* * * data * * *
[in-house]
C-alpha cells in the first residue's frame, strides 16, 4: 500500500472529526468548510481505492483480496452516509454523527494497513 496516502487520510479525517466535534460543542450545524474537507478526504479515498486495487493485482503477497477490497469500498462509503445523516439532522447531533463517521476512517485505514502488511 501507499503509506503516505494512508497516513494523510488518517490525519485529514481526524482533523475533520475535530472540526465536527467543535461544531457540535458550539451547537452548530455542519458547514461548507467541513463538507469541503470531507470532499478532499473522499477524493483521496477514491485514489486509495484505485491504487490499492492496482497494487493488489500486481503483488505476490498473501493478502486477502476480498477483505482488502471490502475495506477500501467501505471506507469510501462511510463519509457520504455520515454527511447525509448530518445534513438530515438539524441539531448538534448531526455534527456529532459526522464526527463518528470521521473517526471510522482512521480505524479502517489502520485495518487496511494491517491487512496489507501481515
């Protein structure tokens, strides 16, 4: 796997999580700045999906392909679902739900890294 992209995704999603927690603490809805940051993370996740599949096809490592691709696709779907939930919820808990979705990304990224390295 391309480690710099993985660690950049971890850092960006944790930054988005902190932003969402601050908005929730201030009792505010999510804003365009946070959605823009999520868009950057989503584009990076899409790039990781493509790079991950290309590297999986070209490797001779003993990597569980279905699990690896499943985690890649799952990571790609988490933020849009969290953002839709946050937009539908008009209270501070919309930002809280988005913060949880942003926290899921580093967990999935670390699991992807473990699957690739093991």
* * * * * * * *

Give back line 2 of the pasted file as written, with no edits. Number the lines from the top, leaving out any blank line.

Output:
C-alpha cells in the first residue's frame, strides 16, 4: 500500500472529526468548510481505492483480496452516509454523527494497513 496516502487520510479525517466535534460543542450545524474537507478526504479515498486495487493485482503477497477490497469500498462509503445523516439532522447531533463517521476512517485505514502488511 501507499503509506503516505494512508497516513494523510488518517490525519485529514481526524482533523475533520475535530472540526465536527467543535461544531457540535458550539451547537452548530455542519458547514461548507467541513463538507469541503470531507470532499478532499473522499477524493483521496477514491485514489486509495484505485491504487490499492492496482497494487493488489500486481503483488505476490498473501493478502486477502476480498477483505482488502471490502475495506477500501467501505471506507469510501462511510463519509457520504455520515454527511447525509448530518445534513438530515438539524441539531448538534448531526455534527456529532459526522464526527463518528470521521473517526471510522482512521480505524479502517489502520485495518487496511494491517491487512496489507501481515